Addressing Educational Inequality
For decades, researchers have asked, “Are kids who face challenges economically, in their neighborhoods and sometimes in their homes, capable of achieving at high levels academically?” The Ambitious Elementary School, a book by researchers at the University of Chicago and Drexel University, suggests the answer is yes—but only if elementary schools adopt ambitious learning goals for all children and radically re-organize teaching and learning to achieve those goals. The book’s authors, Elizabeth McGhee Hassrick, Stephen W. Raudenbush, and Lisa Rosen, argue that the reason many historic school reform efforts have not worked to close achievement gaps is a failure to provide a coherent and coordinated learning experience for students. In The Ambitious Elementary School, they examine the University of Chicago Charter School elementary model, in which a shared and systematic approach to teaching is the norm. The model runs counter to many traditional school structures in which teachers operate autonomously with little guidance, interaction, or intentional coordination. It pulls teachers out of their isolated classrooms and places them into collaborative environments where they can share their curricula, teaching methods, and assessments of student progress with a school-based network of peers, parents, and other professionals. It has produced dramatic results for children’s reading and math achievement: The UChicago Charter School cut the black-white student achievement gap by 76 percent for students admitted through a random lottery versus students who entered the lottery and were not admitted. This is one of the largest effects of innovative schooling in the published literature.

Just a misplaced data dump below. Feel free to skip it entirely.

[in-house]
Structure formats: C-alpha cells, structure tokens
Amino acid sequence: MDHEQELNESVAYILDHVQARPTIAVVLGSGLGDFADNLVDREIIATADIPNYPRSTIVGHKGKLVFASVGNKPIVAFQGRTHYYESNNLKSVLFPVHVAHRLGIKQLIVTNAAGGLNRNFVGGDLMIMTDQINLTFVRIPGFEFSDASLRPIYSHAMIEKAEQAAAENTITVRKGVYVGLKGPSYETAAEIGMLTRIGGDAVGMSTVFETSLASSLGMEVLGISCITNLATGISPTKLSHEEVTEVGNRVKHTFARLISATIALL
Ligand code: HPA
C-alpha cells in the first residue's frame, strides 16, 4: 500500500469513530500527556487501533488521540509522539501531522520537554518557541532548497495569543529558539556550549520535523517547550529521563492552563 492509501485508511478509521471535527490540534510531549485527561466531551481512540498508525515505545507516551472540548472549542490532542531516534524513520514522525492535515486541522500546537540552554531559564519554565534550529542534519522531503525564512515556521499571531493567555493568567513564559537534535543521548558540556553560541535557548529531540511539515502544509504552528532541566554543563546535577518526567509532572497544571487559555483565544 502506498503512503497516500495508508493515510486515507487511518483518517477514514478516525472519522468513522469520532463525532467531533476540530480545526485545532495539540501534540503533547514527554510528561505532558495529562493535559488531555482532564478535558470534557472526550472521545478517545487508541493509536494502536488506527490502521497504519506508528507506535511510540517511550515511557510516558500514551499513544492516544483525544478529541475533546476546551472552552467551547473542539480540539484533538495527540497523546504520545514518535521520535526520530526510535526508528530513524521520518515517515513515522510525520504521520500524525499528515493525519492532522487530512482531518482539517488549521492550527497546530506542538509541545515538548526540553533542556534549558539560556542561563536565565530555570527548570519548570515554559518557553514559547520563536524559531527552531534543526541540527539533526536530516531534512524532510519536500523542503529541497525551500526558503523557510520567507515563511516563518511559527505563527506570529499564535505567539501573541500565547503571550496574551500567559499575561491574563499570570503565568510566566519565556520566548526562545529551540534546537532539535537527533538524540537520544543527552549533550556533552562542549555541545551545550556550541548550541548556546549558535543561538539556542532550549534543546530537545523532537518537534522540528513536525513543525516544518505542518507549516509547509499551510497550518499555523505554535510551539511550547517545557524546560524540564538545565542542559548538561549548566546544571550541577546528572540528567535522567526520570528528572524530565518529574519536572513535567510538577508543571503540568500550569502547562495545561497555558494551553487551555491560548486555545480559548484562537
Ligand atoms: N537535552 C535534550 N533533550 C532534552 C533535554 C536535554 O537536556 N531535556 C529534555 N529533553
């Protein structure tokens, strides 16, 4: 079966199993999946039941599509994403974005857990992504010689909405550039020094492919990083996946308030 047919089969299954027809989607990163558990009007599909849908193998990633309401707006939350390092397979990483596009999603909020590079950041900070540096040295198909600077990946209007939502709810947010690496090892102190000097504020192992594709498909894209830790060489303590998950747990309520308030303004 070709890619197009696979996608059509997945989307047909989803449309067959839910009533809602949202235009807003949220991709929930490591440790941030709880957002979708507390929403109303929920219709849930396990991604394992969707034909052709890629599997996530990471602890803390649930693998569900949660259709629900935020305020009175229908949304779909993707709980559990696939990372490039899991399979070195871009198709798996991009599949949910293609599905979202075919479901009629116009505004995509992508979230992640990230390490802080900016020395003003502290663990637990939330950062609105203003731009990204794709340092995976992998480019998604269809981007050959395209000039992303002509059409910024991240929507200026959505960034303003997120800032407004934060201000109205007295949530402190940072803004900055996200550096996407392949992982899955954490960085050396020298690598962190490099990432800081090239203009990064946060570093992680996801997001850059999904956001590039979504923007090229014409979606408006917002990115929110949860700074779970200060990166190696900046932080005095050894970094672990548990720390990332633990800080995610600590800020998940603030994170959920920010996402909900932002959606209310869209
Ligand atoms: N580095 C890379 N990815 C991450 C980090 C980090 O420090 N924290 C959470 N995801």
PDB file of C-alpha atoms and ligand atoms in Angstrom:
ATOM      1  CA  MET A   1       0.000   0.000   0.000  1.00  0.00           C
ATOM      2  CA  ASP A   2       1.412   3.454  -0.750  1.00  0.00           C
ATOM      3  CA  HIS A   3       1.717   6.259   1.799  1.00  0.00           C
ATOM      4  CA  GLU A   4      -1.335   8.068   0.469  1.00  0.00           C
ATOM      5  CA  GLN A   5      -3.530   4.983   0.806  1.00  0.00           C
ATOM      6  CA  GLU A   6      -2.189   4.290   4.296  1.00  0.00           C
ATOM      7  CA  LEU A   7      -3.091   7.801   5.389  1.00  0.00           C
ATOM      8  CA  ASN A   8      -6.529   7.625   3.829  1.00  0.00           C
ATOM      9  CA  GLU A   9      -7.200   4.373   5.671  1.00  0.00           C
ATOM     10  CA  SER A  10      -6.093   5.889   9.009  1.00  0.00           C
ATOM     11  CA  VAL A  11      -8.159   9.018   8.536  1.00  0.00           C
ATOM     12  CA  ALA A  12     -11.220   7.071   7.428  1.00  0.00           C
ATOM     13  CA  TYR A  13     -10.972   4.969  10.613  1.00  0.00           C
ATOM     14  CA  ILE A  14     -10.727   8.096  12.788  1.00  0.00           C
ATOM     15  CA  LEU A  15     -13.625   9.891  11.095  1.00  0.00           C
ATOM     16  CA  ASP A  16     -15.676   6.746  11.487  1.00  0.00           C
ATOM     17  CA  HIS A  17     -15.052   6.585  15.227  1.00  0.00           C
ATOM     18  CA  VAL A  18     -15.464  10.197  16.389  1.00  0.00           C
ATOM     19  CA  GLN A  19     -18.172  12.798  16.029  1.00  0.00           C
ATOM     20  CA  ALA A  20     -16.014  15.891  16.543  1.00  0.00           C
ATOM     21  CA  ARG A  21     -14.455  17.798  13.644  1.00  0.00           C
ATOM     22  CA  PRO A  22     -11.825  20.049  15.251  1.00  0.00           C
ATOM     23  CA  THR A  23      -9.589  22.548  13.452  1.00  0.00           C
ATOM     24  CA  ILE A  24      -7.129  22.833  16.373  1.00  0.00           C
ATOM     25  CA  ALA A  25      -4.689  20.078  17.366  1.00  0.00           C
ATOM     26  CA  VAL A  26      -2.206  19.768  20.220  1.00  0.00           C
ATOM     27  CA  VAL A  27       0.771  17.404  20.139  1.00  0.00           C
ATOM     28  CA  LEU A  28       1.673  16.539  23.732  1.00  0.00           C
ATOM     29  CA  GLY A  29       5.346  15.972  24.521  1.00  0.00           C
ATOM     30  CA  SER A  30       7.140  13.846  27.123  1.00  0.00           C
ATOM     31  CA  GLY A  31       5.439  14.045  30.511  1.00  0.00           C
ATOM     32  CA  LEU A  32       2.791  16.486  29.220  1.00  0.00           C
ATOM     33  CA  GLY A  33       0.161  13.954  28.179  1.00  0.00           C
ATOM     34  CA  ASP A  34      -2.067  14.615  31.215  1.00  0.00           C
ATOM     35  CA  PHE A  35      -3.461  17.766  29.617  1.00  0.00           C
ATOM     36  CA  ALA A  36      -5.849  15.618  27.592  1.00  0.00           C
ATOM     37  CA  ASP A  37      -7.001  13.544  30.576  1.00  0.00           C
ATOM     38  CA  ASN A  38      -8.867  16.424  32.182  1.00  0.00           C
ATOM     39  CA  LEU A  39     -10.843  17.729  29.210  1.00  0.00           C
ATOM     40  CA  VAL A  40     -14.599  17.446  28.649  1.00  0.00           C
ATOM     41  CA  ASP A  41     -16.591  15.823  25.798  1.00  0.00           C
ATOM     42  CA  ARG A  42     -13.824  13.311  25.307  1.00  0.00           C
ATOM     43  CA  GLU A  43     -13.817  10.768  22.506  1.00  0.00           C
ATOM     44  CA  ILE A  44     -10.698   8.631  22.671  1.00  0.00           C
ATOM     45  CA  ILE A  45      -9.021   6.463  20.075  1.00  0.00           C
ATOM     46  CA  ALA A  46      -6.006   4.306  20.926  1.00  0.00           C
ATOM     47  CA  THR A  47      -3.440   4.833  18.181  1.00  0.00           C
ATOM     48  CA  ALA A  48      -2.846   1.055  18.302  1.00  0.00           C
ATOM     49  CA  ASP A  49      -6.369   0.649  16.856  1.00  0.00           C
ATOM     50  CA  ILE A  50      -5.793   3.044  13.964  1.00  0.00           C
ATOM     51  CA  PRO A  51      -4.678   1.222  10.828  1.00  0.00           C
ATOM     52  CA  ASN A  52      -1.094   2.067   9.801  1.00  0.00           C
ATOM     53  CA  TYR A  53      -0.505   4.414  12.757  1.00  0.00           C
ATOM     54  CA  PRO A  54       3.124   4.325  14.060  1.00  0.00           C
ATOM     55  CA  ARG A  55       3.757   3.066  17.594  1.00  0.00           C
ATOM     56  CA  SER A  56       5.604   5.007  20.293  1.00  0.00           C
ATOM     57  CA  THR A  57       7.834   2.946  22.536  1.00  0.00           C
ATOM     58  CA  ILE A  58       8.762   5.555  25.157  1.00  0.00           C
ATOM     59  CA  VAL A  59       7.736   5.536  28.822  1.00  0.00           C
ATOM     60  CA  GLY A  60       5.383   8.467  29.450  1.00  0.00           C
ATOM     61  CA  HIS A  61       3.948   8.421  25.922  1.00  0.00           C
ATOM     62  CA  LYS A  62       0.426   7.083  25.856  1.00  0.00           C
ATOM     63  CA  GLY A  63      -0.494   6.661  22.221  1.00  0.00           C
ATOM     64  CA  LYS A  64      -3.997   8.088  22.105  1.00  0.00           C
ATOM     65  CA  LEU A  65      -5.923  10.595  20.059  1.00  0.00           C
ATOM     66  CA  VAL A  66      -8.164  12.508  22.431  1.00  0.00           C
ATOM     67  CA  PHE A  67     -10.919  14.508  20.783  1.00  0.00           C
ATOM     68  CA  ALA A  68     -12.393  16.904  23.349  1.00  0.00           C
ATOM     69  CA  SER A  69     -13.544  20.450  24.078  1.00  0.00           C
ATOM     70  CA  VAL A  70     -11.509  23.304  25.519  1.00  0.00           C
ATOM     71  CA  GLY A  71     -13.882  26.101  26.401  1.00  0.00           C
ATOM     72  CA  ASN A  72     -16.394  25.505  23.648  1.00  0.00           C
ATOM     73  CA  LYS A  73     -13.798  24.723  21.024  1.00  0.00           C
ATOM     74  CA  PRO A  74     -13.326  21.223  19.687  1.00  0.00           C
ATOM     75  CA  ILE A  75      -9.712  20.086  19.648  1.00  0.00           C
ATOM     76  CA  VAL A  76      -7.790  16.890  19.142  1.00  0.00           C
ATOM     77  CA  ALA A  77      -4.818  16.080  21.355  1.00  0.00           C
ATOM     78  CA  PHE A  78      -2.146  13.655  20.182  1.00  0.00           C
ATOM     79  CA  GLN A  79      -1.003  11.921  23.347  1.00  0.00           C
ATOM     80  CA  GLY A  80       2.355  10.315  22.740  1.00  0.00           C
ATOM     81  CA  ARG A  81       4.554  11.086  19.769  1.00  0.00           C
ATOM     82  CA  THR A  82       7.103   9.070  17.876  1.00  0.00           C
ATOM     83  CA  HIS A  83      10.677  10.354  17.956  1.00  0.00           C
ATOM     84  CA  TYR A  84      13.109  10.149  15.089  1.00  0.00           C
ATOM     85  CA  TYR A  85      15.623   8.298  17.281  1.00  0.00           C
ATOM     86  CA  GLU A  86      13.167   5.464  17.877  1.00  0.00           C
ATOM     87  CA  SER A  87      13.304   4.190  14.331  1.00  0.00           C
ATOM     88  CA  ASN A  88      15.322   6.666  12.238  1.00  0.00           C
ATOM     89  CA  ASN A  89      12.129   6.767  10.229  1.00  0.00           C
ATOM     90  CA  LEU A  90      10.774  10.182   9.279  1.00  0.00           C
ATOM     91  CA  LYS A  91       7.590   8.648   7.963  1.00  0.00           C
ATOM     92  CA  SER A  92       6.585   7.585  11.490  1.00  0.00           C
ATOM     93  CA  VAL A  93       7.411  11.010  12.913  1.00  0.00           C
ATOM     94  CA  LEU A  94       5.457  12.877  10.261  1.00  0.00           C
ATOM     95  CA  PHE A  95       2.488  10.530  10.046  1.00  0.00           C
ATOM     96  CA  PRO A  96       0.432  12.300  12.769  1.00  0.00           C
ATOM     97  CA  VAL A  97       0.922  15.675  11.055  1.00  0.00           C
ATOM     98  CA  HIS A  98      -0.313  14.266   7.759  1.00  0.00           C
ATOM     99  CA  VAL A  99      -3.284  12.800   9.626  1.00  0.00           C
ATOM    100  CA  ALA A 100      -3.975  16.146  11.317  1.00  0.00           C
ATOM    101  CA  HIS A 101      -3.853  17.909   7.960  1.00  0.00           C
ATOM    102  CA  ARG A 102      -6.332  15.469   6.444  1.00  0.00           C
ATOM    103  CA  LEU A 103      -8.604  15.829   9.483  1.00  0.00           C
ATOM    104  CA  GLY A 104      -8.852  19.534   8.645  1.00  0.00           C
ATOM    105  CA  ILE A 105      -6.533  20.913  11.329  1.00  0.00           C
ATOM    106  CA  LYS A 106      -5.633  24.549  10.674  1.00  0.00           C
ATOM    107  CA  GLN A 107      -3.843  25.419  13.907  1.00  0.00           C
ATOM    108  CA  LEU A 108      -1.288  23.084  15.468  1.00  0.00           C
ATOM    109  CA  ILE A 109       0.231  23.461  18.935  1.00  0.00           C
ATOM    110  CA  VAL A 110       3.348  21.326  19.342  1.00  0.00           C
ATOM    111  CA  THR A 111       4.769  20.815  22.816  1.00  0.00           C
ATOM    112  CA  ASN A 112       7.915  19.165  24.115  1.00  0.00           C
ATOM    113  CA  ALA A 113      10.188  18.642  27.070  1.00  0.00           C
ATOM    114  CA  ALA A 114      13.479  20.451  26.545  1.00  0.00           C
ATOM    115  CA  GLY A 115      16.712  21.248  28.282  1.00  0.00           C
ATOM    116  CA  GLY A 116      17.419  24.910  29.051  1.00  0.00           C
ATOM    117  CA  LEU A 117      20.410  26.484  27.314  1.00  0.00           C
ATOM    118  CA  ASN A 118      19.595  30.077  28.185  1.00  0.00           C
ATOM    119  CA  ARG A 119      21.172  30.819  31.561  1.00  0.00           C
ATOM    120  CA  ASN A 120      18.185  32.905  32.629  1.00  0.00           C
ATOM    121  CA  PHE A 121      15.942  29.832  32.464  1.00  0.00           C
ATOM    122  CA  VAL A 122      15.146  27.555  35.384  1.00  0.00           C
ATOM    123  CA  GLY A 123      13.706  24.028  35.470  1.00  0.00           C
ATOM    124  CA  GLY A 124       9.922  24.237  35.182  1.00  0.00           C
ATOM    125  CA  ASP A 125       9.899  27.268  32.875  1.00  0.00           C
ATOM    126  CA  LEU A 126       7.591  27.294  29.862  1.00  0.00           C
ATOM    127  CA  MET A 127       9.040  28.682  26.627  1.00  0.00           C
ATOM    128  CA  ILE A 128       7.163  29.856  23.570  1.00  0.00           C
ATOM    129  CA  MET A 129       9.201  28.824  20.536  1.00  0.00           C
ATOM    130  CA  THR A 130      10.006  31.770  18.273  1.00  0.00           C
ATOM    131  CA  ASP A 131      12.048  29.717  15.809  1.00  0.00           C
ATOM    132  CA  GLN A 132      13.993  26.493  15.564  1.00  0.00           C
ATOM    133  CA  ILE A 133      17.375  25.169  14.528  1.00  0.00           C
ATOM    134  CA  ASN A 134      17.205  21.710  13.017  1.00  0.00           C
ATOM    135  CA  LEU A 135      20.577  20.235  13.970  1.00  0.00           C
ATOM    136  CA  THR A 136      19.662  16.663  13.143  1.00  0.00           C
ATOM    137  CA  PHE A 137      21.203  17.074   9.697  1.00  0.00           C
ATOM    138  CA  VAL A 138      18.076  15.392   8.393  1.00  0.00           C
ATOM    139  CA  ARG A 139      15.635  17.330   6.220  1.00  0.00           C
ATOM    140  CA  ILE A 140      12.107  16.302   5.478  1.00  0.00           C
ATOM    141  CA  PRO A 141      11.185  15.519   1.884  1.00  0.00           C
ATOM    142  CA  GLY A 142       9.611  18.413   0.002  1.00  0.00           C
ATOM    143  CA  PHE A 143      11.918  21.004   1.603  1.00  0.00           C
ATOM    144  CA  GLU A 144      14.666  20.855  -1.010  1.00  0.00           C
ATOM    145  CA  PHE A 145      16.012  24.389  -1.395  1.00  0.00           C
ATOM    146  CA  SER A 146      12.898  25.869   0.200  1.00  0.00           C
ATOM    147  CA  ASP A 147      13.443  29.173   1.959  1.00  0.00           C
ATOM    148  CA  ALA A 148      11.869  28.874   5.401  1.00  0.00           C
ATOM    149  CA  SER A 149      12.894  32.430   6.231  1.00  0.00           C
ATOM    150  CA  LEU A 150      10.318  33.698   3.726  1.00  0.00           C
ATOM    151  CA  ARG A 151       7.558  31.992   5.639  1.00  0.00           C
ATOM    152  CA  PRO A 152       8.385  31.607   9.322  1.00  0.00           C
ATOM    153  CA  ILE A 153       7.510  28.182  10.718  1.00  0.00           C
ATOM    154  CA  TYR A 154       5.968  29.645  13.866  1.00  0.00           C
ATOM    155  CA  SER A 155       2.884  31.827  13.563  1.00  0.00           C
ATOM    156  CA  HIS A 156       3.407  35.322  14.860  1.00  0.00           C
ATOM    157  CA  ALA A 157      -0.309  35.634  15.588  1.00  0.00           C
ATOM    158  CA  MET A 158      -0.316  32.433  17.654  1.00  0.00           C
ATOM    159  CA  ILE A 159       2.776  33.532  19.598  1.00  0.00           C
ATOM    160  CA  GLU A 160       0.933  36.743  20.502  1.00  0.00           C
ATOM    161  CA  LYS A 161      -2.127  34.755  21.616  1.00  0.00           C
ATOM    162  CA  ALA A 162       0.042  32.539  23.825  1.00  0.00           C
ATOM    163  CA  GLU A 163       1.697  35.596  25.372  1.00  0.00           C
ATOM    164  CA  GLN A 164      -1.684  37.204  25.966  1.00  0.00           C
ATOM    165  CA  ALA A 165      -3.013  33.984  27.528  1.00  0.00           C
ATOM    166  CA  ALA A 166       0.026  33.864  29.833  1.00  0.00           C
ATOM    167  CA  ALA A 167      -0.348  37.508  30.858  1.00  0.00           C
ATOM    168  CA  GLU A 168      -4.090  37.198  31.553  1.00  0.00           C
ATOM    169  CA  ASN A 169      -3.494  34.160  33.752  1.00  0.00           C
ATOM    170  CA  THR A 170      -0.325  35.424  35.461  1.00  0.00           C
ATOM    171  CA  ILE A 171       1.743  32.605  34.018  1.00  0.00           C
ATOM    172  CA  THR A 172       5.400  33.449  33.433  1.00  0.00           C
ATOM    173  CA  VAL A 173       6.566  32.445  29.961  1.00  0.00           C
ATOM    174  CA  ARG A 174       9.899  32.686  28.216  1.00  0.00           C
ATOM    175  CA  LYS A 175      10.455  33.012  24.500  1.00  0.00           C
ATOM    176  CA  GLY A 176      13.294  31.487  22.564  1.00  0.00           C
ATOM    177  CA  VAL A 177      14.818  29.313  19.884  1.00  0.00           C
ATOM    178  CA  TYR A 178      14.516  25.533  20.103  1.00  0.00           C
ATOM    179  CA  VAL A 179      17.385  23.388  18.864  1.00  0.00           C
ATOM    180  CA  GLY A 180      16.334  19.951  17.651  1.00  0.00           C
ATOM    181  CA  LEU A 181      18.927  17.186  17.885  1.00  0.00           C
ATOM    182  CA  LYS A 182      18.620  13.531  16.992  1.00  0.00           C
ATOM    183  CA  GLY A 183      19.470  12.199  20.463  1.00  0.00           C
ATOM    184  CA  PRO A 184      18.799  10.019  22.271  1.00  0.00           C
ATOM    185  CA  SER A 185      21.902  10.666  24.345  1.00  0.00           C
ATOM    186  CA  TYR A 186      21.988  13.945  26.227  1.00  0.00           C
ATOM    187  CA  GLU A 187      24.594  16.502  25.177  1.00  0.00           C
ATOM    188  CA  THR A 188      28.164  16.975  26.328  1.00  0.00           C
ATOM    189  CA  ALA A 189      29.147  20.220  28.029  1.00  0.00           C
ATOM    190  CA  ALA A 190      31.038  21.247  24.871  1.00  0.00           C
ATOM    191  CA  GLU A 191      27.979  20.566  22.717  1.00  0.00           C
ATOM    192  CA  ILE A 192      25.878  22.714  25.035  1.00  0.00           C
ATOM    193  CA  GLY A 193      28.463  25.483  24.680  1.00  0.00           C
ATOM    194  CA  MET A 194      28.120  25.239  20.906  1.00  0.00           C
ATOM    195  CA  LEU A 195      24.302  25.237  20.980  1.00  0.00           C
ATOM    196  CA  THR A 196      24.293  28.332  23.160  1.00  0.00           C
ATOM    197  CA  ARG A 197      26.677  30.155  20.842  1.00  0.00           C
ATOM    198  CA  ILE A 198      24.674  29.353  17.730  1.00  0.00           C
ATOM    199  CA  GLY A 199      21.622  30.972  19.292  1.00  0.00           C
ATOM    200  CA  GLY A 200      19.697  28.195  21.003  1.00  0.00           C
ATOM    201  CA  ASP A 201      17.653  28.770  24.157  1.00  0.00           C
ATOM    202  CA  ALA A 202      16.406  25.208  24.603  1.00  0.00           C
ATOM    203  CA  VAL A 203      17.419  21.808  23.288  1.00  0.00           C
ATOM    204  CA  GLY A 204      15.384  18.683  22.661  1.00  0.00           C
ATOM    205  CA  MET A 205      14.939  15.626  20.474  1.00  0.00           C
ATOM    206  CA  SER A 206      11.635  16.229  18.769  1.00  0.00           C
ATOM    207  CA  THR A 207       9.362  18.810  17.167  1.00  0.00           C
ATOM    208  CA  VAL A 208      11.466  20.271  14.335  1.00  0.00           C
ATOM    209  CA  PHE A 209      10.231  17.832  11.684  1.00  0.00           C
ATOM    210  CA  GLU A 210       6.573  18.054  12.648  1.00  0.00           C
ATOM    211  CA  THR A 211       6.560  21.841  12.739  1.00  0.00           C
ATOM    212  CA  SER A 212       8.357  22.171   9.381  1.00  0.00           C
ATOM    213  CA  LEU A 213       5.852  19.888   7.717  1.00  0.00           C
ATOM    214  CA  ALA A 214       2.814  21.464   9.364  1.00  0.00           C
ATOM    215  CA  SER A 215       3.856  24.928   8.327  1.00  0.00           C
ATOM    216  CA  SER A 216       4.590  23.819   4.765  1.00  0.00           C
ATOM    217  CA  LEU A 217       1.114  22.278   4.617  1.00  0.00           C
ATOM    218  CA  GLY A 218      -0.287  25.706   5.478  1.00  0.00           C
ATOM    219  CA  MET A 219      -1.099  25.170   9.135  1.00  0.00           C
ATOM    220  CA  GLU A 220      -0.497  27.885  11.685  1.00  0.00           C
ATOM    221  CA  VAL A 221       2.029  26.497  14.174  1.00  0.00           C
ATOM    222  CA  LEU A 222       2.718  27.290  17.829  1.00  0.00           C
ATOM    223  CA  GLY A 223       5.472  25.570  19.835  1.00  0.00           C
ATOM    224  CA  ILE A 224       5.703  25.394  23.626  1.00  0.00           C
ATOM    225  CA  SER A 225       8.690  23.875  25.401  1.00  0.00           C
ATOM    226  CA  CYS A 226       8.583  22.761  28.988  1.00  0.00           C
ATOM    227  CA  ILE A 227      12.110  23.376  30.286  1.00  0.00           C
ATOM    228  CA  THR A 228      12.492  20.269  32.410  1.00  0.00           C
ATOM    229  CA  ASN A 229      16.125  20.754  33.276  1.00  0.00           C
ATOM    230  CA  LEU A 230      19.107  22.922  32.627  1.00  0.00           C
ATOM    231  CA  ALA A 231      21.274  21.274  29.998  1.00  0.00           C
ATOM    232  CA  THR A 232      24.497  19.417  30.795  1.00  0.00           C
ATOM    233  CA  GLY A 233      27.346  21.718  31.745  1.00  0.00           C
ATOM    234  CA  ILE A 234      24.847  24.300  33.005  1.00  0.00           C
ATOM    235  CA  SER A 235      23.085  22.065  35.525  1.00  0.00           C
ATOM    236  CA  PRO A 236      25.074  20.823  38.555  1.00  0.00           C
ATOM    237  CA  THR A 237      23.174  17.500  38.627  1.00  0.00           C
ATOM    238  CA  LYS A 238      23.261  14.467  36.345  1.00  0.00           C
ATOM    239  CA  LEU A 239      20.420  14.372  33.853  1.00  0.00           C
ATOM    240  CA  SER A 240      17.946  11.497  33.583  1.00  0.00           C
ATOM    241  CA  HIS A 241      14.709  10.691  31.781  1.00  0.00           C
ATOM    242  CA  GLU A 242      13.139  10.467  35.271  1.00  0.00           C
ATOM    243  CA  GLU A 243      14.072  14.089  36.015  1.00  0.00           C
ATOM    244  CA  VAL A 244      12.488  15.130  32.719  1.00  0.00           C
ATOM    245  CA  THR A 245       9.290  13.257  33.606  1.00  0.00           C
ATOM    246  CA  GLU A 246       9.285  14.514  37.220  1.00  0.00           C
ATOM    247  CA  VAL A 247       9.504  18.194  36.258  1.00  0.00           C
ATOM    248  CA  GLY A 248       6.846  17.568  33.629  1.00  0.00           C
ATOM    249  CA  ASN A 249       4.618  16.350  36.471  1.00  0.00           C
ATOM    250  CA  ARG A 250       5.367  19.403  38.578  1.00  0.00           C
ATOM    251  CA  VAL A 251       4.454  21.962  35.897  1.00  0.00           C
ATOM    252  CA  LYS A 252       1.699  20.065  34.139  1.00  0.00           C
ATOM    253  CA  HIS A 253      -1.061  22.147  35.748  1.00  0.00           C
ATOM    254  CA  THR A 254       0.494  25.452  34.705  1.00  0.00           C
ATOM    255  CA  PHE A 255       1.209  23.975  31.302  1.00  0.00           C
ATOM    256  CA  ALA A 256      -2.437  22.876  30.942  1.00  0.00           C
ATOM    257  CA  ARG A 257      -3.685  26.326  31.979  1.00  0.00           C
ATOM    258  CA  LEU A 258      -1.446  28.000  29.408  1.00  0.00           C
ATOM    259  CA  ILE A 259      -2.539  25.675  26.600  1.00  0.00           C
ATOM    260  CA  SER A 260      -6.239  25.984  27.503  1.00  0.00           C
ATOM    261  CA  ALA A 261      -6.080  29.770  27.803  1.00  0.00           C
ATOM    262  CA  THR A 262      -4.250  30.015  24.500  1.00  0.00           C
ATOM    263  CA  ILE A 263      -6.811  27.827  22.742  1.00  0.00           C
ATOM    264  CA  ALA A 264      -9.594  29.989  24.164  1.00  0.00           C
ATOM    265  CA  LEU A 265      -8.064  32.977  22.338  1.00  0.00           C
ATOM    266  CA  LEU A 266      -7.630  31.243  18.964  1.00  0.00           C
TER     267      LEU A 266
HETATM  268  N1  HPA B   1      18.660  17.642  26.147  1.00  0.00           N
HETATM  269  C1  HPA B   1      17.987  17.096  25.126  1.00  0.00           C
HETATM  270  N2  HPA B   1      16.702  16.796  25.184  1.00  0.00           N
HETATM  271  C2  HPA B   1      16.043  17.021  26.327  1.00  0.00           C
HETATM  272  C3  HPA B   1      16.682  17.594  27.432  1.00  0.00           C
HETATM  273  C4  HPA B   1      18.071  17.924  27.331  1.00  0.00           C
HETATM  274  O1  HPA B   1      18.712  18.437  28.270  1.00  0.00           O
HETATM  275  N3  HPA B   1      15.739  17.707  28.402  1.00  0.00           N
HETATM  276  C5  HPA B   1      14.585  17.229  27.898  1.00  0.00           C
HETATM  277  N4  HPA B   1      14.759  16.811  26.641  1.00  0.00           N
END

Why It Matters
The debate about whether schools can eradicate gaps in educational achievement between students of different races and socioeconomic backgrounds has persisted for decades. On one side of the debate are those who argue schools cannot possibly eliminate educational inequality before society eradicates economic inequality—that economic and social inequalities outside of schools make closing achievement gaps inside of schools unlikely at best and impossible at worst. On the other side of the debate are those who point to a significant body of research which provides strong evidence that schools can, in fact, foster high levels of achievement among disadvantaged students by increasing both the quantity and quality of instruction students receive: increasing instructional time, reducing class size, expanding access to high quality preschool, improving teachers’ knowledge and skill, and so forth. The Ambitious Elementary School suggests schools can, in fact, help to ameliorate educational inequality and—as evidence for more systematic, shared approaches to schooling mounts—we’re beginning to see more schools shift from traditional ‘private and idiosyncratic’ approaches to schooling and promote greater collaboration among school leaders, teachers, social workers, and others who play a pivotal role in students’ education.